Sundstrand Fires 5 Tied to Pentagon Case
Sundstrand Corp. said Thursday that it had fired five executives and disciplined 12 others for their roles in a Pentagon fraud scandal that has cost the suspended defense contractor more than $127 million.
The Rockford, Ill.-based manufacturer of aircraft-control systems also said it had taken administrative action to ensure that it would never rehire the five fired employees or five other former executives who had previously left the company in connection with charges of overcharging the government on contracts.
The company refused to say how high up in its management ranks the disciplinary measures went.
“We’re not identifying them except to say they represent various levels of management,” spokesman Claude Vernam said in a telephone interview.
Says Discipline Necessary
Sundstrand, the largest employer in Illinois’ second-largest city, said in a statement that the disciplinary measures were “unpleasant” but necessary.
“Sundstrand is determined to conduct its defense-contracting business with integrity and unwavering dedication to complying with the laws, regulations, practices and policies that are expected of us as a company by our shareholders, customers, suppliers, employees and communities in which we serve,” the company said in its statement.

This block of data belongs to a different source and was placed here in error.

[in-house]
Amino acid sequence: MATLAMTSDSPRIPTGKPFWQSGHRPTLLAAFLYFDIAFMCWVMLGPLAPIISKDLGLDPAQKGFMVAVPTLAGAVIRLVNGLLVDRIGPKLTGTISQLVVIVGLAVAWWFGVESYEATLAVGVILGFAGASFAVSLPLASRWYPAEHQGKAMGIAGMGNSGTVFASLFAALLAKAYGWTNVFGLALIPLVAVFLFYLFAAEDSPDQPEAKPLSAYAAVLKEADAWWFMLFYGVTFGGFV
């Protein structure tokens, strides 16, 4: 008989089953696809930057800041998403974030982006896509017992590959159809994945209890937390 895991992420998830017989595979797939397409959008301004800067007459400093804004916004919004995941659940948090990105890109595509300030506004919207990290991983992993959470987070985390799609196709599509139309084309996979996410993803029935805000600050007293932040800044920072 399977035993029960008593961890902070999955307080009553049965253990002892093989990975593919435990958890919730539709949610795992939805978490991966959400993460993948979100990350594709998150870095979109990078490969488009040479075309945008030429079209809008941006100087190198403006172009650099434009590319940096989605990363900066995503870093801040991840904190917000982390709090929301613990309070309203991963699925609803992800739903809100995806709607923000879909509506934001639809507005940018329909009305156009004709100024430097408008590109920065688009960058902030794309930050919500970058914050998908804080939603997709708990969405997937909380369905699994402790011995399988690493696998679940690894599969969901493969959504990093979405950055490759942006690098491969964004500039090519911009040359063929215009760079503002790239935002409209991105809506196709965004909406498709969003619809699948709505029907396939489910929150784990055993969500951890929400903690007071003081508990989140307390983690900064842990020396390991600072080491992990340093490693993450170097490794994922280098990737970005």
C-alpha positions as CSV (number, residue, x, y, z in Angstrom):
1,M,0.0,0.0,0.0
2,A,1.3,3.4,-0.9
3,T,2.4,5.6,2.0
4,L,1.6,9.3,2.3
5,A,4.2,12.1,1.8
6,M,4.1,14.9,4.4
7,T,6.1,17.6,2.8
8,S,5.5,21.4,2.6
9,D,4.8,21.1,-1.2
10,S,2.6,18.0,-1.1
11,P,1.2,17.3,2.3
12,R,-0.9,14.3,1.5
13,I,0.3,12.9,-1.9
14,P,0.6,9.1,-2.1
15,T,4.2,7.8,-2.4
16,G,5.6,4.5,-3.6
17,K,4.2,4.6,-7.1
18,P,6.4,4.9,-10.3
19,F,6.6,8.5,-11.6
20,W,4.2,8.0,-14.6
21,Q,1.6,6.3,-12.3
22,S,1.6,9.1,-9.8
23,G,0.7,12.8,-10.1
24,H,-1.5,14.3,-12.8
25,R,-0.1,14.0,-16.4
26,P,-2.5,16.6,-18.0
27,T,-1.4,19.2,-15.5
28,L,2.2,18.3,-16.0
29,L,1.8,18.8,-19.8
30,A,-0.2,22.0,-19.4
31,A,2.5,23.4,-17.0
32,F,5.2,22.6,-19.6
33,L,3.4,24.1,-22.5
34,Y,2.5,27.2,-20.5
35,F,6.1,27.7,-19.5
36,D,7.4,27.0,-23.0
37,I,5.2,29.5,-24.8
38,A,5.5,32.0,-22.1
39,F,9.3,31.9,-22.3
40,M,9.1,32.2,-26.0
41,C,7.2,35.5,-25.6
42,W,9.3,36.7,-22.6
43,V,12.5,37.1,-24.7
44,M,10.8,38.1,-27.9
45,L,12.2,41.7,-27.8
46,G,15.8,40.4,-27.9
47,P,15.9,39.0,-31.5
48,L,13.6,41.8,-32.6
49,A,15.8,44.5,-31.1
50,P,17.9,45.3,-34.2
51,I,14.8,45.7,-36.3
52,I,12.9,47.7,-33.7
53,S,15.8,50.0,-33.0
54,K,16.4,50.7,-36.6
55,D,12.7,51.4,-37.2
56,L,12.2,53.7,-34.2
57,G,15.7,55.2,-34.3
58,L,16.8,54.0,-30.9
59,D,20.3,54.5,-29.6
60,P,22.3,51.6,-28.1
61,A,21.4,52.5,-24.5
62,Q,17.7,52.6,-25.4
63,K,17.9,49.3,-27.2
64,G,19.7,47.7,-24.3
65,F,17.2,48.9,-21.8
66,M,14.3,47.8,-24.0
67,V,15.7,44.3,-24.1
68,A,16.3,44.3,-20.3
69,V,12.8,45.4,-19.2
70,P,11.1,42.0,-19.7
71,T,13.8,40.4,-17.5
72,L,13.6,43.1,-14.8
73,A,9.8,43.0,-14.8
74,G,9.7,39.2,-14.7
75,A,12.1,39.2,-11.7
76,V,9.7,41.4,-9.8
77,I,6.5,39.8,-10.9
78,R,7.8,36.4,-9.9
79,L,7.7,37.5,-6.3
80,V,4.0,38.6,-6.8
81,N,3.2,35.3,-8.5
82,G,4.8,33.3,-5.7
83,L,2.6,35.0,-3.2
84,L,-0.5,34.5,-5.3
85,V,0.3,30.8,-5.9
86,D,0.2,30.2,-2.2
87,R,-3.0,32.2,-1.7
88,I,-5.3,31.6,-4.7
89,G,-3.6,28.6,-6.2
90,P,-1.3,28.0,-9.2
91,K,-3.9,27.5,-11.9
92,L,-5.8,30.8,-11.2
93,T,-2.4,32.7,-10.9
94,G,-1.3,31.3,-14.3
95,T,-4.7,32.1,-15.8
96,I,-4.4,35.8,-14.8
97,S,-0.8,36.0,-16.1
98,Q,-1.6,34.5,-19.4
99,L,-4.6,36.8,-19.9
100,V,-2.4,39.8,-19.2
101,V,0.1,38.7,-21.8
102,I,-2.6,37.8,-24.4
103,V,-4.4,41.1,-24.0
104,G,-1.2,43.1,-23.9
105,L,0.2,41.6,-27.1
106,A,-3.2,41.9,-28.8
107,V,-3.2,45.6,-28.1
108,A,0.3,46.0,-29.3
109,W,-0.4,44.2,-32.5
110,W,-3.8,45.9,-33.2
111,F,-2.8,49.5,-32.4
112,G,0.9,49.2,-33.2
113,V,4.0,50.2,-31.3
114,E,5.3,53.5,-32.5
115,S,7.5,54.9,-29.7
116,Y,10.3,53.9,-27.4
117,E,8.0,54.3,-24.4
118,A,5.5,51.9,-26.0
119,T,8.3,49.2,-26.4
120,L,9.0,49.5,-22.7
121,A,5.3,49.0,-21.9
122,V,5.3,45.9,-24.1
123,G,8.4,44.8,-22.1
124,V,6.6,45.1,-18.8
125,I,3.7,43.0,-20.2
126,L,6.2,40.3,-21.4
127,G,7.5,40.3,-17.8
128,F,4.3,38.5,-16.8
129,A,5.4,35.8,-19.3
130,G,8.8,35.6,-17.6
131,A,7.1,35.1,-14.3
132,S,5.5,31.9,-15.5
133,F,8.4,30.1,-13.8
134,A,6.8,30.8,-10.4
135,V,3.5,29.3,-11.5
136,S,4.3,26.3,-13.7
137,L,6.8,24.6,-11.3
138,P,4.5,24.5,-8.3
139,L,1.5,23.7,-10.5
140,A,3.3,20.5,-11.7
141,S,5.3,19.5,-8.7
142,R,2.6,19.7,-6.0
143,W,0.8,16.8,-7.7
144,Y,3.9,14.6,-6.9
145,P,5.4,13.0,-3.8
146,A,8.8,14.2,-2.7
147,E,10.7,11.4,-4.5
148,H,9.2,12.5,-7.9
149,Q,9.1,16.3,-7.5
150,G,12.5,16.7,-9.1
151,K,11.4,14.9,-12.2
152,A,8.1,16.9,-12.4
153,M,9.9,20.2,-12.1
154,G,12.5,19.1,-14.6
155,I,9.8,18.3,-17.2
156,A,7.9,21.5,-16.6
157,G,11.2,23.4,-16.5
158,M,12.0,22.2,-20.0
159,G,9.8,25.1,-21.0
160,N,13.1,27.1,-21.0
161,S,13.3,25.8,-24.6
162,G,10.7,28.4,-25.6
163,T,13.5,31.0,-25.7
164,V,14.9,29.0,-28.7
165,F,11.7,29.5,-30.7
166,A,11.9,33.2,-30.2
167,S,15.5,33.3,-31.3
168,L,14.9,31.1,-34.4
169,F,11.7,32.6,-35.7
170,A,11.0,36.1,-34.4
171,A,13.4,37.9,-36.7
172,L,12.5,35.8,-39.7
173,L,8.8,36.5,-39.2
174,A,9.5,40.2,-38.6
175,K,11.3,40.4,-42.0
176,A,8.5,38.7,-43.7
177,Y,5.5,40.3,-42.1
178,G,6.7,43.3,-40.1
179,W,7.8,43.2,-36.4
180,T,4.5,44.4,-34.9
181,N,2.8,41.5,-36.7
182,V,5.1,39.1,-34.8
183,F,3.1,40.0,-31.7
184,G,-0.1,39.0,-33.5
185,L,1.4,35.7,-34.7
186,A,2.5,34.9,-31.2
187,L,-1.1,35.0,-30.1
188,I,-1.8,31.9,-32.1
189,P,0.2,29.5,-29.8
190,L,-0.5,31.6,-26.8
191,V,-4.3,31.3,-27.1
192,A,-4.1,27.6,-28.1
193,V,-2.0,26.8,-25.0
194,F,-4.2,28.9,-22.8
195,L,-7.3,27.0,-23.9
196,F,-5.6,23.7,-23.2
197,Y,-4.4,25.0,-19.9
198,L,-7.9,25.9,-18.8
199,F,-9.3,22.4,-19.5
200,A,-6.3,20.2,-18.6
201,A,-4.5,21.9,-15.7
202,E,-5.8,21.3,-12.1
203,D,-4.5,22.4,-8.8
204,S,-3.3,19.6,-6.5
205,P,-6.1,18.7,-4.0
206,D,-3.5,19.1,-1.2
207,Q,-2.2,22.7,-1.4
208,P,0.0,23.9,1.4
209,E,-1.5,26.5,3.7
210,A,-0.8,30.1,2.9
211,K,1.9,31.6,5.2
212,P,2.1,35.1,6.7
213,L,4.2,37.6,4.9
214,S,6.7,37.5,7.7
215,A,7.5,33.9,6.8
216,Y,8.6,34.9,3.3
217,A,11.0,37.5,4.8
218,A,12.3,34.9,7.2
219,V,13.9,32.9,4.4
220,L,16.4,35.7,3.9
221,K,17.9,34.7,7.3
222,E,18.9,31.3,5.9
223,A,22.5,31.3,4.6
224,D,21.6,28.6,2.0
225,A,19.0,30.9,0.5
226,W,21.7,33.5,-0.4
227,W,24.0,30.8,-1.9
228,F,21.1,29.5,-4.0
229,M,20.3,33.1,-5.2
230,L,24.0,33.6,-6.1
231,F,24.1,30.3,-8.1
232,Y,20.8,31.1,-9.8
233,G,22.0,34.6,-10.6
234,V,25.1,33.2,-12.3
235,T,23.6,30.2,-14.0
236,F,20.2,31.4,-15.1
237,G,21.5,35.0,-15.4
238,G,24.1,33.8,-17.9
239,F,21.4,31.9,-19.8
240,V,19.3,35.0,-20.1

In addition to the five who were fired, Sundstrand:
- Docked the salaries and issued letters of reprimand to four employees.
- Froze the salaries and issued letters of reprimand to two employees.
- Issued letters of reprimand and ordered special training in ethics and government-contract compliance for two employees.
- Ordered similar training for four additional employees.
Sundstrand pleaded guilty Oct. 12 to overcharging the government on defense contracts from February, 1980, to January, 1987, and was fined a total of $127.3 million.
The Defense Department later suspended Sundstrand from bidding on or receiving government contracts. The suspension is to remain in effect until the Defense Department is satisfied that abuses won’t recur, a process that could take anywhere from a few months to several years.
U.S. Attorney Anton Valukas of Chicago said in October that his office would continue to investigate possible criminal wrongdoing by individuals at Sundstrand, with a report expected within 90 days.
Valukas said Thursday that the investigation was nearing completion.
“Give or take some slippage, I think we’ll resolve this thing fairly quickly,” he said.
Sundstrand said in its statement that it was negotiating with the government and was “hopeful of a speedy conclusion leading to the lifting of (the) suspension.”
The company also said it was negotiating with the government for settlement of other penalties that could total nearly $40 million.
Sundstrand, which has a work force of 4,500, has depended on defense contracts for more than 40% of its sales, which totaled $1.4 billion in 1987.